by Jennifer Randles, author of Essential Dads: The Inequalities and Politics of Fathering
Only if I’m dead or in jail. These were the reasons the fathers I talked to said they would not be there for their children. In the wake of the police killing of George Floyd in 2020, these words would come to having a haunting resonance. Floyd, a 46-year-old Black man, died unconscious and pinned to the ground by three officers less than 20 minutes after a convenience store clerk called 911 on the suspicion that Floyd used a $20 counterfeit bill. What happened to Floyd could have happened to any one of the 64 low-income fathers of color who shared their stories with me for my new book, Essential Dads: The Inequalities and Politics of Fathering.
The book explores “responsible” fatherhood policies and programs intended to teach men about the importance of fathers, and to help them become economically self-sufficient and current on child support payments. An in-depth study of one program I call “DADS” revealed how class, race, and gender inequalities intersect to undermine marginalized men’s abilities to stay involved in their children’s lives, despite their best intentions. Just like George Floyd.
George Floyd was a father of three. The youngest, Gianna, was just six years old when her father was killed. Originally from Houston, Floyd moved to Minnesota for better job opportunities so that he could provide more for his children. When I learned of Floyd and his near-death calls for “Momma,” I immediately thought of one DADS participant I call Keegan. A Black father of three just like Floyd, Keegan joined DADS because he wanted “my kids knowing that I’m coming back at night.” He grew up fearing separation from his own father due to neighborhood violence and his fathers’ incarceration, and forged a particularly close relationship with his mother. Keegan is among the one in nine Black children in the United States who grow up with a parent in prison. He was committed to preventing his own children from becoming part of that same statistic.
Keegan encountered a dilemma when his infant son needed both formula and diapers, and he and the baby’s mother could not come up with money for both. Writing a couple of hot checks for diapers led to a three-month stint in jail for Keegan. He explained: “It wasn’t a good decision, but it was the right one. My baby needed milk and Pampers.” Keegan was arrested in front of his infant son. Keegan vowed never to go through that again, even if it meant having to borrow money and owe someone.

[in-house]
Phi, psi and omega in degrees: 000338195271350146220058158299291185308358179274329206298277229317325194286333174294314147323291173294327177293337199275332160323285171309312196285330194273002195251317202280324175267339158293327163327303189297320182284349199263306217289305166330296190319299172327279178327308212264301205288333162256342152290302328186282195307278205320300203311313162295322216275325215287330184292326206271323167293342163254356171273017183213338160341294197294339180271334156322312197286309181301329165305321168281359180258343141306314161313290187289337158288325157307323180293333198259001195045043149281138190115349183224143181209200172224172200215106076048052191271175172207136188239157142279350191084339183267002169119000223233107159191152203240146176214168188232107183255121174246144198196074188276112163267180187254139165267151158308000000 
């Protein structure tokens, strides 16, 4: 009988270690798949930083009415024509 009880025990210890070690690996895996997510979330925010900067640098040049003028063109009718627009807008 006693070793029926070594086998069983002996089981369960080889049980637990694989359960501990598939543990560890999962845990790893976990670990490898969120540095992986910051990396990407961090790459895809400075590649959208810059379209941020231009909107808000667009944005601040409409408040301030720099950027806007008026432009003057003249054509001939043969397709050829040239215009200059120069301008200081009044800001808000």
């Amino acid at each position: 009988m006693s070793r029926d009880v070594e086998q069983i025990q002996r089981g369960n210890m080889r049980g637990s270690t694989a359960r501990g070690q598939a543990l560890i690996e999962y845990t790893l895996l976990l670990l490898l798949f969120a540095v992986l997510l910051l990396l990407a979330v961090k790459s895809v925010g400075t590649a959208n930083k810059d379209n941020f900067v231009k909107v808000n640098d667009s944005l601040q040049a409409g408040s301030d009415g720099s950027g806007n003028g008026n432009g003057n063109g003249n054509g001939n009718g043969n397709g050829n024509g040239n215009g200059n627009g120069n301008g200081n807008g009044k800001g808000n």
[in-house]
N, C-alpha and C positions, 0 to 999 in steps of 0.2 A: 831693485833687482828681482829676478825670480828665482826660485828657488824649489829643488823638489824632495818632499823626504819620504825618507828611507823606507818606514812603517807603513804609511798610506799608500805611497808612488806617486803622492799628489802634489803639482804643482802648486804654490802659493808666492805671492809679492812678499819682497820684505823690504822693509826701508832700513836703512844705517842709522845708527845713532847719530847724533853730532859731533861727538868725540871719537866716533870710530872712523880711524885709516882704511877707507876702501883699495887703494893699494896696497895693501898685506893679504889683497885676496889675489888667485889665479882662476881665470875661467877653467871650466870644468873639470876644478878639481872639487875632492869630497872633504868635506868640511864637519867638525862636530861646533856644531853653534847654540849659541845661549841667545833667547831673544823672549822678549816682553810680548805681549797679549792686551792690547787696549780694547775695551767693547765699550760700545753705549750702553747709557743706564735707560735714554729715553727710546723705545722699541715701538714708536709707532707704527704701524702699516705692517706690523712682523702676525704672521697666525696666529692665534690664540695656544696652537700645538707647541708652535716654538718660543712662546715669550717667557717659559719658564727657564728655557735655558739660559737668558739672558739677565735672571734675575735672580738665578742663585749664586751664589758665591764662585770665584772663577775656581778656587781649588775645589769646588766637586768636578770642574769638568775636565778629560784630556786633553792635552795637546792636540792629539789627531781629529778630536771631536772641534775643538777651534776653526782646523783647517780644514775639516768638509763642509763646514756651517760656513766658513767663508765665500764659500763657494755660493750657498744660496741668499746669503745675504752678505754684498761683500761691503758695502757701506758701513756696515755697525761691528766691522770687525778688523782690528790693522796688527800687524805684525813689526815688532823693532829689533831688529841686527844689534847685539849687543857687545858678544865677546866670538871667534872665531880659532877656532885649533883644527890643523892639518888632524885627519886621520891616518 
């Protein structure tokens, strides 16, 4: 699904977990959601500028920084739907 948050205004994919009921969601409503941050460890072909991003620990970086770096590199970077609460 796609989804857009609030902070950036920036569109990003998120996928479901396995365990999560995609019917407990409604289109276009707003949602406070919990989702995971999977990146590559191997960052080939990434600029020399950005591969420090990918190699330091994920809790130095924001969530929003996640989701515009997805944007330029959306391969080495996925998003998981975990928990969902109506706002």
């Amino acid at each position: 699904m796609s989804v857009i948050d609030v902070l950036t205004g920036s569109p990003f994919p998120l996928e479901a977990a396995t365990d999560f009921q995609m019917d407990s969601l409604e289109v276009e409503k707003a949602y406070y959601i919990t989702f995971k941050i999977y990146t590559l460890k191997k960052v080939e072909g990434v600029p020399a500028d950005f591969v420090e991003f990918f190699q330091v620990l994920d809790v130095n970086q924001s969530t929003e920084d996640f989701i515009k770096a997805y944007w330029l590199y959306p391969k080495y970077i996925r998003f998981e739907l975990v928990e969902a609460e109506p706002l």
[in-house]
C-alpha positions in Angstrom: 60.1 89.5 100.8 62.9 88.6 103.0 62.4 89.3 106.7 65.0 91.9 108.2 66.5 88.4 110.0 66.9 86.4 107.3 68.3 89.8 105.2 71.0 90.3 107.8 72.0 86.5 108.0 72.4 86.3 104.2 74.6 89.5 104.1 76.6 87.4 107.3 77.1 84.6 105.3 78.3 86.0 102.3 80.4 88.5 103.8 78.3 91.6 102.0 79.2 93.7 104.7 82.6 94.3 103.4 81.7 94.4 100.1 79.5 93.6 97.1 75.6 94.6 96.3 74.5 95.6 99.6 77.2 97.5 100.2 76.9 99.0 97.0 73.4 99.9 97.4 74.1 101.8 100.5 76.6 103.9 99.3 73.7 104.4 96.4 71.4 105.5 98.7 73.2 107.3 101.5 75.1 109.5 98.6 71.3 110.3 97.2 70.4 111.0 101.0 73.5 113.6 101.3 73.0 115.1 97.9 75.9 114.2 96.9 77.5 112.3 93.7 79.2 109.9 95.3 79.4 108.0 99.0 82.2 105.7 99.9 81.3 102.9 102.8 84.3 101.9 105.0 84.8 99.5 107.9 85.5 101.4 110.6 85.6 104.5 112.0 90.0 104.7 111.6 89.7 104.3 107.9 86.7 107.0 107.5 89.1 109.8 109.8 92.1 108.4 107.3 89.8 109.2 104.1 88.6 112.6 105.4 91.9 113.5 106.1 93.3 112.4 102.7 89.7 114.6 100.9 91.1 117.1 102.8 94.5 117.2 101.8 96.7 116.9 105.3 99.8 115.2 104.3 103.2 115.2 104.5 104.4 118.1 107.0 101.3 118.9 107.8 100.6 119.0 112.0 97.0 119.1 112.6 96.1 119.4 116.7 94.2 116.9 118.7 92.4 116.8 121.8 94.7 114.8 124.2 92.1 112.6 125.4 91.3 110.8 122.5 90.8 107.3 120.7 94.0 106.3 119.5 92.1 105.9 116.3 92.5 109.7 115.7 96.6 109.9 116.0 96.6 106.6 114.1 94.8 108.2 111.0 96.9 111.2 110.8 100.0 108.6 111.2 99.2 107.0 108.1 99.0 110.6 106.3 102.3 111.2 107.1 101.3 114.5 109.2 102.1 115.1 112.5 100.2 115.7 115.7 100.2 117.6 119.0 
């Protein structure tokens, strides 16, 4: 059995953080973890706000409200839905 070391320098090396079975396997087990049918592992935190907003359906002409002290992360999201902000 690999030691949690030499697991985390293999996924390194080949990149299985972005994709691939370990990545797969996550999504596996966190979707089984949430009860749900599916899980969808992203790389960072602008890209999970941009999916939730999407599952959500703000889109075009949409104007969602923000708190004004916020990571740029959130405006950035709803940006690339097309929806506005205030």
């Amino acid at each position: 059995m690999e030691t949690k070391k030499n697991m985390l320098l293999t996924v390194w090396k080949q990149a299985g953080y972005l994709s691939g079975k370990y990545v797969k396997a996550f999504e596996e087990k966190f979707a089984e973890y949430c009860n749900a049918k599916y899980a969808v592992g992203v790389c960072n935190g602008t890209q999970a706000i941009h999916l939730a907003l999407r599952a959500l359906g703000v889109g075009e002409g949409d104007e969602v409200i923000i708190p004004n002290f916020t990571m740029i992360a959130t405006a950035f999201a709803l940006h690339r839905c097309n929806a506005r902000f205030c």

Many other Black and Brown fathers told me about the risks they took every day to “be there” and provide and care for their children. Several pointedly told me that I would never understand what it was like to walk through the world in their skin, deemed “deadbeat” dads even when they were just trying to do right by their kids.
They were right. In the context of racialized deep poverty, police targeting of men of color, and a higher likelihood of ending up in jail than with a job while lacking a high school diploma, what do political efforts to promote “responsible” paternal involvement really mean? How easily Keegan and his classmates could have ended up pinned to the pavement, under an officer’s knee, with their children fearing that their fathers weren’t coming home that night.
Programs like DADS help by giving fathers chances to finish school, work, and learn about their worth to children. As importantly, Keegan and his classmates told me that DADS was a rare space where staff, teachers, and other fathers recognized them foremost as devoted dadsdoing all they could to provide more for their kids.
We should acknowledge all the men who could have been George Floyd, the over five million marginalized fathers in the United States who strive each day to be there for their children. We must recognize that, when it comes to “responsible” fatherhood, we all have a collective responsibility to promote fair policing and equitable opportunities. We are all responsible for ensuring that racial justice means fathers of color no longer fear the ultimate separation from their children and that children know their dads are coming home at night.